The Opposite of Animal
It takes a fine level of awareness,
pulling one’s weight from the house
to the car, from the car to the supermarket
then back inside the car, down the street
to the hair salon, back into the car.
Down the motorway to the Kmart,
the car dealership, the brunch on the waterfront,
across town back to the movie theatre,
back home to dinner,
heating soup and toast on the stove,
climbing the stairs one by one,
being pushed aside by pets
passing one by one on the stairs,
dragging wet noses across
the chairs, the duvet cover,
inserting themselves into windows,
under carpets, inside closets,
and springing, always springing out
in varying levels of attack,
grins on their faces for the joy of it,
the sheer high of overturning the master,
if only to shift the balance for a second.
It takes awareness to centre one’s life
around the less fortunate,
those with fur and claws and wet mouths
whose daily glory revolves around the master.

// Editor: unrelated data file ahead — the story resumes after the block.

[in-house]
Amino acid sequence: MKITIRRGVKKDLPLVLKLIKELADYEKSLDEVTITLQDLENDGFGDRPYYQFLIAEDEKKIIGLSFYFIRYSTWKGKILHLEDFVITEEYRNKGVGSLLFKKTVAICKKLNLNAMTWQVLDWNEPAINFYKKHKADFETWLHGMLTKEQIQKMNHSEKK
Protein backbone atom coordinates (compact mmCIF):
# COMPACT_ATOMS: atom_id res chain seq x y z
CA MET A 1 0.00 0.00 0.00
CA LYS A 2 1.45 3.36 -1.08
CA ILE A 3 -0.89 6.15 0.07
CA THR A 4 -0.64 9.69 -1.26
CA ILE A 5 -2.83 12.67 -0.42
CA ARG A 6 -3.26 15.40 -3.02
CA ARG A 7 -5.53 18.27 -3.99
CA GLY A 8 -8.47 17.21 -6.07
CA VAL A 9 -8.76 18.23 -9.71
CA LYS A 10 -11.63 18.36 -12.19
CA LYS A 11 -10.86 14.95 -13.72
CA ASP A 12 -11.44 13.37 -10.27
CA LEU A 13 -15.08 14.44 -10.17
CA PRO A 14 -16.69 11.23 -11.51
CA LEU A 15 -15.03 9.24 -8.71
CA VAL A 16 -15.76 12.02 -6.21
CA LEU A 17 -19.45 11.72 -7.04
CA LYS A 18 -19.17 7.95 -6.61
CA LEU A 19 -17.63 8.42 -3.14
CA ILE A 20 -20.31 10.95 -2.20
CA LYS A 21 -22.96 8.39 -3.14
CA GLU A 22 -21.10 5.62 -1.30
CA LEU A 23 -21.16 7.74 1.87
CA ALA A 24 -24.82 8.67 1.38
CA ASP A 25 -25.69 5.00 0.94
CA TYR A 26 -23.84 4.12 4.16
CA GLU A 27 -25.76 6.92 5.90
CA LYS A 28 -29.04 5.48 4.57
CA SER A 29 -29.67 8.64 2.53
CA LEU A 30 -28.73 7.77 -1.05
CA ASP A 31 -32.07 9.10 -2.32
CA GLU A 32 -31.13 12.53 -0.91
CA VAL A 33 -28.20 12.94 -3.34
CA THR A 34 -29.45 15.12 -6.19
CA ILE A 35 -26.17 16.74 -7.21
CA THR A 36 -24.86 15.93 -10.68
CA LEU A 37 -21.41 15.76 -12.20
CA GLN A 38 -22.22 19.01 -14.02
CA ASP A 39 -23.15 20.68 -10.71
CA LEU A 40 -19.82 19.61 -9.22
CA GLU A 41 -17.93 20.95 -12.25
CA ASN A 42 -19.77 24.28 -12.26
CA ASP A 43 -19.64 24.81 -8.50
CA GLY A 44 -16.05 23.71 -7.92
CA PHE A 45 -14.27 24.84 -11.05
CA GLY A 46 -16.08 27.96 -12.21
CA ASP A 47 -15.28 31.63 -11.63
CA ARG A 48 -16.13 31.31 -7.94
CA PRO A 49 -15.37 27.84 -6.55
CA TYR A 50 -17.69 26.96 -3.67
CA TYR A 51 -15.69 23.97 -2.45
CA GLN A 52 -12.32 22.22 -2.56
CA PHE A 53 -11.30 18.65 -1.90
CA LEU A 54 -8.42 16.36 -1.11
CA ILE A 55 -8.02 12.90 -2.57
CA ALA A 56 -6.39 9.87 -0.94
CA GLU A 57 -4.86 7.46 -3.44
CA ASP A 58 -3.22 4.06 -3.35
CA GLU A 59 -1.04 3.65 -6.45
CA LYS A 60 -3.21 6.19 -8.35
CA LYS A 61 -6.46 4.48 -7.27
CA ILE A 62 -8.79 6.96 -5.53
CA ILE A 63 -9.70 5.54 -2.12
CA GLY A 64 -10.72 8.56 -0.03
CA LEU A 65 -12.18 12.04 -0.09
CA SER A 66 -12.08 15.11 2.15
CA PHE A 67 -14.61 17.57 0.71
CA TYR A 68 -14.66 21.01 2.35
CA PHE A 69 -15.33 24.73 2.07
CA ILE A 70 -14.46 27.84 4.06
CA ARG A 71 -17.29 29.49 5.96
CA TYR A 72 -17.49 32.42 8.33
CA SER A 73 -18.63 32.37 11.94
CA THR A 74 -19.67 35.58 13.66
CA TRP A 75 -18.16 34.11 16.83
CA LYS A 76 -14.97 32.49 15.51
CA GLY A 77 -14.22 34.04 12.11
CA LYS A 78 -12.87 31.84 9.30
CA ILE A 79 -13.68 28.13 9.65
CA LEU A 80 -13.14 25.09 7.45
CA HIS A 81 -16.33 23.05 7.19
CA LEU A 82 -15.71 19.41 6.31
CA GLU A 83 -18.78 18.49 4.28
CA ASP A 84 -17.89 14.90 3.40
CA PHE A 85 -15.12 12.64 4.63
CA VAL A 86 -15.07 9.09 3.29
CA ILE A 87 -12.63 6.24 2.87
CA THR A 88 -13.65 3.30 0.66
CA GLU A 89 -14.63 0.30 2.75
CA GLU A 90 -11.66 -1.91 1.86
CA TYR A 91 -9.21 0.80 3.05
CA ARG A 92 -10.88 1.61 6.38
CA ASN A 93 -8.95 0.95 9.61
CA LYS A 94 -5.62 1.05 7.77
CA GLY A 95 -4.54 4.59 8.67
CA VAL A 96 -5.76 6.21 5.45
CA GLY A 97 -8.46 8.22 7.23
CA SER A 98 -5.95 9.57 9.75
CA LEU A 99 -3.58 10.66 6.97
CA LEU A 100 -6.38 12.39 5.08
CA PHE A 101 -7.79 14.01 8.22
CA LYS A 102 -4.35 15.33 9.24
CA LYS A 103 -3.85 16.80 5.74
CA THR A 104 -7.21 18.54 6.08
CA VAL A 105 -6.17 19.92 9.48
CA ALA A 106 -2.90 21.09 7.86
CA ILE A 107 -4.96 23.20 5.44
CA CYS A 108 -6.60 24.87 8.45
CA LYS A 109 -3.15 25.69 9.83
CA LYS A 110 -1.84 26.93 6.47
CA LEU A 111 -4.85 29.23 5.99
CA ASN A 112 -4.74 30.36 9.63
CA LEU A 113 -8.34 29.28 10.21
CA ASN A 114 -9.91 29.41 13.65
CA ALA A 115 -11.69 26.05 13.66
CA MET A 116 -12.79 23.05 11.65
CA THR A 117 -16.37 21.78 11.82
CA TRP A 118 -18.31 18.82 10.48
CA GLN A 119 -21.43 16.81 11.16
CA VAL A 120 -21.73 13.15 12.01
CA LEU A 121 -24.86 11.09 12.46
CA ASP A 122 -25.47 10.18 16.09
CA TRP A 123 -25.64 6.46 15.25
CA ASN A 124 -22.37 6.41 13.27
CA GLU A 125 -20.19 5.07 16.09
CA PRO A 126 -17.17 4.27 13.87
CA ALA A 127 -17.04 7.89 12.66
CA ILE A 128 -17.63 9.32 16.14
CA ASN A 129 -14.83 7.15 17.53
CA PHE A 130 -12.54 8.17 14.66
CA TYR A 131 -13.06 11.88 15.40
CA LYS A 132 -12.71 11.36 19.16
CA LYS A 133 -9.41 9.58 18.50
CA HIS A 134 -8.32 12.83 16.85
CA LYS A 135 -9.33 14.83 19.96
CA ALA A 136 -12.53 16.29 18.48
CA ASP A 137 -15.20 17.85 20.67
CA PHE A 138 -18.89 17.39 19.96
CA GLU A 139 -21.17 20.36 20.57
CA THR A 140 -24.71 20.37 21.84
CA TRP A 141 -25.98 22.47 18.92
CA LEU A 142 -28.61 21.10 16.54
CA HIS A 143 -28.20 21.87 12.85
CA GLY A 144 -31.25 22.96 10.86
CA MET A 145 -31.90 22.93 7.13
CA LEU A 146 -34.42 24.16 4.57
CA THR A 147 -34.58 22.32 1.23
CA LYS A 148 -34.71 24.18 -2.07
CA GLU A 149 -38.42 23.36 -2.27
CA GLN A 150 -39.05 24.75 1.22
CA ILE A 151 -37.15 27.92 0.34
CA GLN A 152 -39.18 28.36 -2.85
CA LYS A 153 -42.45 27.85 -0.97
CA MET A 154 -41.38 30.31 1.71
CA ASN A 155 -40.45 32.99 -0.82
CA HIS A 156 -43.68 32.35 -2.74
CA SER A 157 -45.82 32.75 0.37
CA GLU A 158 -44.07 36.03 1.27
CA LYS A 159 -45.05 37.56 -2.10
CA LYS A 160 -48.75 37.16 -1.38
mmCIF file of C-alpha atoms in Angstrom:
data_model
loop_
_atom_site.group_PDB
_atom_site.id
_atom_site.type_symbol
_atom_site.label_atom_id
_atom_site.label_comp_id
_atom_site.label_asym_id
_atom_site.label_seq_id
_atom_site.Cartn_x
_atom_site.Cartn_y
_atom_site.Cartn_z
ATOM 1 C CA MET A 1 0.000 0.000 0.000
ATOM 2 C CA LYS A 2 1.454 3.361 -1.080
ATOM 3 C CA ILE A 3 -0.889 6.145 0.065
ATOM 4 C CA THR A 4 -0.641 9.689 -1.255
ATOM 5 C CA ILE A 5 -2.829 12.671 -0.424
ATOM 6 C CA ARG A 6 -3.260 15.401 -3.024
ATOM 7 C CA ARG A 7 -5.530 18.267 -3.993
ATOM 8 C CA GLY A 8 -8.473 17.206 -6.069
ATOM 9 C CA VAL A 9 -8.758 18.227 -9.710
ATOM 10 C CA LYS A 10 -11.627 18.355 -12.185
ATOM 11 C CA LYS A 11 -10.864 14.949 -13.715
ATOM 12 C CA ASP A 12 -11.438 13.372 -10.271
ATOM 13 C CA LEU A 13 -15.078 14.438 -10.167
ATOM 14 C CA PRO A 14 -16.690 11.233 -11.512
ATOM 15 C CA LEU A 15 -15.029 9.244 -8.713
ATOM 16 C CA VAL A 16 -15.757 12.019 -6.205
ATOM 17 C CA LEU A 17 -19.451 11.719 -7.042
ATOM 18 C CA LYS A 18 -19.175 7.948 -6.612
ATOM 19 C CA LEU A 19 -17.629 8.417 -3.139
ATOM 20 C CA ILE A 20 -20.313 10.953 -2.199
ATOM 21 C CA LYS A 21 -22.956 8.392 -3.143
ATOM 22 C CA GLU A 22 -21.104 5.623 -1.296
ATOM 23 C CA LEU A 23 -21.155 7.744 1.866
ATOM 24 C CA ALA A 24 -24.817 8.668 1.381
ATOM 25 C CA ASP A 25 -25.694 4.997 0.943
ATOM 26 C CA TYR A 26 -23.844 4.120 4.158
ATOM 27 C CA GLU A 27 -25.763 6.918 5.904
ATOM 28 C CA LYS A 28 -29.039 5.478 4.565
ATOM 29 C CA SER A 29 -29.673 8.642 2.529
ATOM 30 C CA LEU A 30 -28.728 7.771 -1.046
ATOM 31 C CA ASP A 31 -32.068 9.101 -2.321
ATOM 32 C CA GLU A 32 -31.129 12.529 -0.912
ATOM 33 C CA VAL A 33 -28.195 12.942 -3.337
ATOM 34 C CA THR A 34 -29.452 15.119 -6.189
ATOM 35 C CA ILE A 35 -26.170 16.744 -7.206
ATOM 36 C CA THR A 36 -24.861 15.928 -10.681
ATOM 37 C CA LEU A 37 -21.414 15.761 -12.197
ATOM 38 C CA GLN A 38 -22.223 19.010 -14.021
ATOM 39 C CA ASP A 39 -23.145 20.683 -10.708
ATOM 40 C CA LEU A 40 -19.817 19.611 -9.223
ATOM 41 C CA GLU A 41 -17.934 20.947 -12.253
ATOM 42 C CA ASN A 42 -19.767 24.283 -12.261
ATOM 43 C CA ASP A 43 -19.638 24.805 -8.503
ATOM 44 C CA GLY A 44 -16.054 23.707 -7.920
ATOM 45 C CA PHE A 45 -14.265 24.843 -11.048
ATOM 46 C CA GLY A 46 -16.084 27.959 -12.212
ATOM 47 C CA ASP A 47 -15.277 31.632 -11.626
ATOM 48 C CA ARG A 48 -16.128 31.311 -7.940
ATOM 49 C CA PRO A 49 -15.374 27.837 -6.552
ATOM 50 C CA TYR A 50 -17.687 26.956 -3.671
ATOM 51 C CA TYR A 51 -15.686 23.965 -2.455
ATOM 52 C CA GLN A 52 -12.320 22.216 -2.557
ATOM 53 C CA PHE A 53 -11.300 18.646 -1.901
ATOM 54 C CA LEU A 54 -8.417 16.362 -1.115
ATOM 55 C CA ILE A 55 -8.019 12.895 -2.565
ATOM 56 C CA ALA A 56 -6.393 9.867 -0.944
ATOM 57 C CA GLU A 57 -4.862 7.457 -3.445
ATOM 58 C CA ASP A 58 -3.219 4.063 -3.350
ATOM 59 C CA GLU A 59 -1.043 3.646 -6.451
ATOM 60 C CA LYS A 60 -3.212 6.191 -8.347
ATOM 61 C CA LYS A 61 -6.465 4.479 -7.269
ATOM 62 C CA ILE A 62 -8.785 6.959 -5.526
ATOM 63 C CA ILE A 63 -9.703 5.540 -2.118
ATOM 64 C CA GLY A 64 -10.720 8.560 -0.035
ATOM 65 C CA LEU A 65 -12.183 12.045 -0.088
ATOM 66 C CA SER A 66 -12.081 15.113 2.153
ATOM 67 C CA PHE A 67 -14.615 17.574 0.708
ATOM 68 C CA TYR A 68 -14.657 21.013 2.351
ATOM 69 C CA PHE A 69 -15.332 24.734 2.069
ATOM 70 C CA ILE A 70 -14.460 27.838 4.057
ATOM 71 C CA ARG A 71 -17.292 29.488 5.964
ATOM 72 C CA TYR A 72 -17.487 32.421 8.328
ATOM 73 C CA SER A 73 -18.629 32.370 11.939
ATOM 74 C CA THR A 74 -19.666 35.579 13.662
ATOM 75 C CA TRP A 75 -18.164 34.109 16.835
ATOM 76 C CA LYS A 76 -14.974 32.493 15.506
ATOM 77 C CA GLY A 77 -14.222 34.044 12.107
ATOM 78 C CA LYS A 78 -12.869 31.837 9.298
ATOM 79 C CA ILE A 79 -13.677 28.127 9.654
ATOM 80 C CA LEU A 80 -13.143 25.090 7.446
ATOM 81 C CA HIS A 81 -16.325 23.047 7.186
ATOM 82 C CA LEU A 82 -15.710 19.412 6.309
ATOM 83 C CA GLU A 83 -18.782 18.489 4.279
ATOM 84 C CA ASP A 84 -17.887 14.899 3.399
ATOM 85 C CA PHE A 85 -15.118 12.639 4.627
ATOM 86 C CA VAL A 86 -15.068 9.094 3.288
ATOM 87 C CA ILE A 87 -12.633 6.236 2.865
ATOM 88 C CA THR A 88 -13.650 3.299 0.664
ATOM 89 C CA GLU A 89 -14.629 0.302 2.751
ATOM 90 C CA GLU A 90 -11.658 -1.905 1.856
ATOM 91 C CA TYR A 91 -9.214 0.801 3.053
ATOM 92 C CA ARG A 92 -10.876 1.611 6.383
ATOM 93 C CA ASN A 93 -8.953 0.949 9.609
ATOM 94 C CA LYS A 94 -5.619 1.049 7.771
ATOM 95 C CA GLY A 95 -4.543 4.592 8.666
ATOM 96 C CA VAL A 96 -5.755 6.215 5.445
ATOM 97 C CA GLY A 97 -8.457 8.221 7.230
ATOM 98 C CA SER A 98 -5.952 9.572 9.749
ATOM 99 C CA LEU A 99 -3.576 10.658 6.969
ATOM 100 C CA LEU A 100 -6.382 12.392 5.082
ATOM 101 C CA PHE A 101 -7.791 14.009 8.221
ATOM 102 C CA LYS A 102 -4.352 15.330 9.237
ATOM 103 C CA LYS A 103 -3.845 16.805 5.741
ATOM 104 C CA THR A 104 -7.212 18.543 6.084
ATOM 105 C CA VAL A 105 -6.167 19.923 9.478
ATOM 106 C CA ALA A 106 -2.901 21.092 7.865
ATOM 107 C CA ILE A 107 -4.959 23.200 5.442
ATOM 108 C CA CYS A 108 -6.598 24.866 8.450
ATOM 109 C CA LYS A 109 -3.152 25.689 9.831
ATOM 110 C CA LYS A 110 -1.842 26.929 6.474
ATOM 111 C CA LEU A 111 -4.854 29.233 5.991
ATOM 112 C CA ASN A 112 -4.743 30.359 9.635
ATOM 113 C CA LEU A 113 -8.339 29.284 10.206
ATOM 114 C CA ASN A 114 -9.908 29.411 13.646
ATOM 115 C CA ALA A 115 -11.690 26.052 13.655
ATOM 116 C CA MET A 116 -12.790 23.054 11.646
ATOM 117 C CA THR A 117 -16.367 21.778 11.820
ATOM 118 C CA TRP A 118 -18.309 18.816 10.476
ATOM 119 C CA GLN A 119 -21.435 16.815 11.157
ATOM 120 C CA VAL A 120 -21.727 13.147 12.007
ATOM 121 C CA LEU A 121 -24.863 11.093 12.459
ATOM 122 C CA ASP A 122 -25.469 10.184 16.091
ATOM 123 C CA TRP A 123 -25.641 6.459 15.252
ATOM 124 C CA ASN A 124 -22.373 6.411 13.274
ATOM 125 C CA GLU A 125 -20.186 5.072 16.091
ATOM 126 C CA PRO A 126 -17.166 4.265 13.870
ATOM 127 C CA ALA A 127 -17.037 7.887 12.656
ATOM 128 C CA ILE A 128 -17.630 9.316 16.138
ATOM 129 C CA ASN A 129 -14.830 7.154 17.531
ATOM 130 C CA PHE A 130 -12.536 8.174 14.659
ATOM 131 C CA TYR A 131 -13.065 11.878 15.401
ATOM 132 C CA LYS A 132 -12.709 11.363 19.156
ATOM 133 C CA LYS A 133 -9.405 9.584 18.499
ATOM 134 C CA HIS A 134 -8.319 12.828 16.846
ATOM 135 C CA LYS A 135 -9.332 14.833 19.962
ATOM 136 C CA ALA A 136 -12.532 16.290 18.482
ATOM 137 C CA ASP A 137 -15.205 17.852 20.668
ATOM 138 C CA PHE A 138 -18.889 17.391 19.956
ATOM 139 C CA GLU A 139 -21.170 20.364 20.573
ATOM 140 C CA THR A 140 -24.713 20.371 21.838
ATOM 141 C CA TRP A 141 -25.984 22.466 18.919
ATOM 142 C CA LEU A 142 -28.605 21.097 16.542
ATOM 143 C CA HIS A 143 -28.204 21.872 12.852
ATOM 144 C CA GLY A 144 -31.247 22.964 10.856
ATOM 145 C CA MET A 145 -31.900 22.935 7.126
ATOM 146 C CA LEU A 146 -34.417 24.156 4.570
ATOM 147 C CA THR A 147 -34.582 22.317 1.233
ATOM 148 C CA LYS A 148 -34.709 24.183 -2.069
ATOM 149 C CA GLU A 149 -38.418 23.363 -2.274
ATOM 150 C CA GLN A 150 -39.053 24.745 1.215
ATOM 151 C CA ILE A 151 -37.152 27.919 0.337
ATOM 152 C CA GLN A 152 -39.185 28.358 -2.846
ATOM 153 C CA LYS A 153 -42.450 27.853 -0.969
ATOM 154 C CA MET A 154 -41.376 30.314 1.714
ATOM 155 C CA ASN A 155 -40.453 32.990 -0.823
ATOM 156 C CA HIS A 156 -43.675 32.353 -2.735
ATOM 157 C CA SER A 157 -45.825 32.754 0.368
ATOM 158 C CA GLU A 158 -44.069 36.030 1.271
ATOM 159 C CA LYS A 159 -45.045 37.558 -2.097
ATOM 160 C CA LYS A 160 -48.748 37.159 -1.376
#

Measuring food into small bowls like party snacks,
placing them at acceptable heights
around the kitchen and the bedroom,
vacuuming up crystals and muddy paw prints,
sweeping fur across the linoleum
and out the door, with the dog, ready for walkies.
In a moment of trauma, the pet will hide
behind the figure of the master.
A knock at the door or a dropped teacup
sends the whole house scurrying
back, folding in, listening in anticipation
of the master’s reaction.
The reality of being called the master
implies an innate sense of false equality –
a lack of awareness of power bordering on
ignorance – an alternative so denigrating
one might forget one’s own competence
and begin to seek the pet for protection.
Carolyn DeCarlo is a queer writer living in Aro Valley, Te Whanganui-a-Tara, with seven other mammals. She runs Food Court Books and We Are Babies Press with her partner Jackson Nieuwland. Her chapbook-length collection ‘Winter Swimmers’ was featured in AUP New Poets 5. She also co-wrote the chapbook BOUND: an ode to falling in love (Compound Press 2014).